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Despite its relative success, the CMP continues to be saddled with key challenges, and its reach remains limited.

The Community Mortgage Program (CMP) has been touted by many quarters as the most innovative and responsive government housing program in the Philippines today.

Under this program, long term mortgage loans for land purchase and housing development are granted to organized identified informal settler families (ISFs) through the state run Social Housing Finance Corp. (SHFC).

Despite its relative success, the CMP however continues to be saddled with key challenges, and its reach remains limited, researchers from state think tank Philippine Institute for Development Studies (PIDS) said.

In a research paper entitled “An Assessment of the Community Mortgage Program Implementation Strategy”, PIDS vice president Marife Ballesteros, research analyst Tatum Ramos, and former research specialist Jasmine Magtibay pointed out that the “program has not scaled up over the years and is currently at a standstill at the level of land acquisition.”

“The expected benefits from land ownership, such as increase in housing investment, increase in municipal revenues, and growth of a dynamic land and housing market, have remained ambiguous. Some CMP communities have not improved their site services and have remained blighted,” the research paper claimed.

Data from the paper showed that as of December 2014, there were around 2,403 CMP projects extending loan assistance to about 270,160 ISFs.

“The program started slow at first, with only around 16 projects taken out in 1989, particularly because the program’s key stakeholders had yet to undergo a learning curve… Over time, the number of taken-out projects has grown. However, excluding pilot years 1989–1993, this growth in the number of taken-out loans has not been significant,” the study further stated.

Key challenges

The study noted that one of CMP’s main challenges was its current service delivery mechanisms, which may exclude the poor from participation.

“First, the increasing cost of land in the city and the maximum limit on loanable amount per household have an impact on the poor’s capability to be part of the program. That is, poor households may not be able to raise the required equity and, as a consequence, exclude themselves from the community,” the paper explained.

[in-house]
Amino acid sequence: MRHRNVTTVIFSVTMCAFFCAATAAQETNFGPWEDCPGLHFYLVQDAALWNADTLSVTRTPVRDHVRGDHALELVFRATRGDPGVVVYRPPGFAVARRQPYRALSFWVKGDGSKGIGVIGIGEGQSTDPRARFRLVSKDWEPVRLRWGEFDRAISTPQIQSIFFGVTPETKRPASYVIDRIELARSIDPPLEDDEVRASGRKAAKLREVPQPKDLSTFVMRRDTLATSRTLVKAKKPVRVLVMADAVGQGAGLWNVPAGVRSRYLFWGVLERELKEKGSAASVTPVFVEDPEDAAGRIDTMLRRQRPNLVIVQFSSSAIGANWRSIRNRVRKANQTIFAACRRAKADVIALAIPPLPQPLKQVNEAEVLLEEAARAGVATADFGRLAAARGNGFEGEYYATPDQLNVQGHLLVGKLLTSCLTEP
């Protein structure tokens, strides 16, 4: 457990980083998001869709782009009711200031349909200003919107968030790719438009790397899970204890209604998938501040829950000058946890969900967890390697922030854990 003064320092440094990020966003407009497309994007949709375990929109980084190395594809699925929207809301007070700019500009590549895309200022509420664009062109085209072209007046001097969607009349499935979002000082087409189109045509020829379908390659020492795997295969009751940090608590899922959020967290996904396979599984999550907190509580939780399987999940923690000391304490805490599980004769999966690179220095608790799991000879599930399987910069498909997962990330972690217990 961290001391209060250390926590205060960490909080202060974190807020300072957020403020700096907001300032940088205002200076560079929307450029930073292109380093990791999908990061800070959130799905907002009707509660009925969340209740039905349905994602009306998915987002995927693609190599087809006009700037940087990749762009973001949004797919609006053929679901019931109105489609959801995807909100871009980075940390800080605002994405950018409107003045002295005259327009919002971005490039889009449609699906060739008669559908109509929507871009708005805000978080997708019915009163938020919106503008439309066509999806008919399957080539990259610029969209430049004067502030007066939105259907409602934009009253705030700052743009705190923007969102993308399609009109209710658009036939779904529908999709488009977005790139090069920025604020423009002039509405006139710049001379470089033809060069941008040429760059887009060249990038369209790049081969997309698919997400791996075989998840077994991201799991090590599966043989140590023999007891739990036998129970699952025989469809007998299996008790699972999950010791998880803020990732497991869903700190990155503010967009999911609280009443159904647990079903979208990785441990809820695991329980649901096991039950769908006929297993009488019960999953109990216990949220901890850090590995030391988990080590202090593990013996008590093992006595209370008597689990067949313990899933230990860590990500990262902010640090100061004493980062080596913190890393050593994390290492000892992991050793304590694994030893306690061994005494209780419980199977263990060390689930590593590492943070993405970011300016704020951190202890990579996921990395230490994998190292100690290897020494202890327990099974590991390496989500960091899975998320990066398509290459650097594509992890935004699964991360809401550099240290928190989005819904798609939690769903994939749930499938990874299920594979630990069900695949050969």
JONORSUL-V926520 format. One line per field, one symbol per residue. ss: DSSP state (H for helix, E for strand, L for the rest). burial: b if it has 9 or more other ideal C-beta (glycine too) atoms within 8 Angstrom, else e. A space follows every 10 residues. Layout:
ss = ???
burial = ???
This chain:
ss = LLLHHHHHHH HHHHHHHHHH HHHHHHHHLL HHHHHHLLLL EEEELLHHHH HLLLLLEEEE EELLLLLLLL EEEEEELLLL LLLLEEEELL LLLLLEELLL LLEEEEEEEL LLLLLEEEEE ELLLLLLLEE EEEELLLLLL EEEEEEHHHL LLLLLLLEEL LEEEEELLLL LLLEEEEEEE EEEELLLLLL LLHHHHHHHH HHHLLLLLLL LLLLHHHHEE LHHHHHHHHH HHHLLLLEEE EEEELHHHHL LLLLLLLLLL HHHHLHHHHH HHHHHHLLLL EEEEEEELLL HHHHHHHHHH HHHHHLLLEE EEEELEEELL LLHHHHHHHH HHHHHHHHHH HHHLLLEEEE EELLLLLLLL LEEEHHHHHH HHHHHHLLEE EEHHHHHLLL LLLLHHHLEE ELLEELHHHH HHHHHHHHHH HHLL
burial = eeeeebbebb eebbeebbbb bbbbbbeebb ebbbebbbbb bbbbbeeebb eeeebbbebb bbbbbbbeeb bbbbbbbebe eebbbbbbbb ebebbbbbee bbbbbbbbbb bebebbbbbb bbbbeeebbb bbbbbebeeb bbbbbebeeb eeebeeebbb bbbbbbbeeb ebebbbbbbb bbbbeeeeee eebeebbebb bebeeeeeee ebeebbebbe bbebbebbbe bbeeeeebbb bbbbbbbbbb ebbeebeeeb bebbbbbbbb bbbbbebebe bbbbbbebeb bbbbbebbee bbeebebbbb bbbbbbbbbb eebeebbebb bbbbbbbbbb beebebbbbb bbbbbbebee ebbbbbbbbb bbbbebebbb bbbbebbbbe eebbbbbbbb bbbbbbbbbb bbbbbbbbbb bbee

“Second, the program allows nonresident households to join CAs for both on-site and off-site communities. Since the decision to include/exclude households is made primarily by CA officers, there is a high probability of including households that are not the CMP’s target beneficiaries,” it added.

The study said that CMP mobilizers, who are in charge of profiling recipients, usually choose CAs that are ready to take on the community loan. These are the communities that have the ability to raise the equity or those who have financial capacity.

“The targeting mechanism and the limited role of the SHFC in targeting communities stand the risk of excluding the poor or, conversely, including the nonpoor/nonresident households in informal settlements as beneficiaries of the program,” the study explained.

Proactive targeting

To prevent supposed beneficiaries from being dislodged from the program, researchers urged SHFC to be proactive in targeting communities and households by prioritizing communities where CMP can bring the most impact—the poor and congested settlements and areas where there are large informal settler families.

Setting up a database that contains the profile of informal settlements will help SHFC in identifying who should be included in program.

The study further proposed implementing a subsidy mechanism that should include different modes of private-public arrangements that “can help mobilize land for informal settlers and explore alternative modes of land acquisition, financing, and formalization of households’ rights”.

The SHFC should also look into the track record of CMP mobilizers to ensure that they possess the right qualifications in targeting legitimate and deserving beneficiaries.

To address the slow loan approval process, the authors suggested establishing links with critical offices of the Department of Environment and Natural Resources to assess site feasibility of proposed housing settlements. They also urged SHFC to set clear guidelines on recalcitrant households prior to approving take-out loans.

Overall, the SHFC should work toward a transformative community approach instead of a purely property rights reform to effectively help increase affordable housing in the country, the study concluded.

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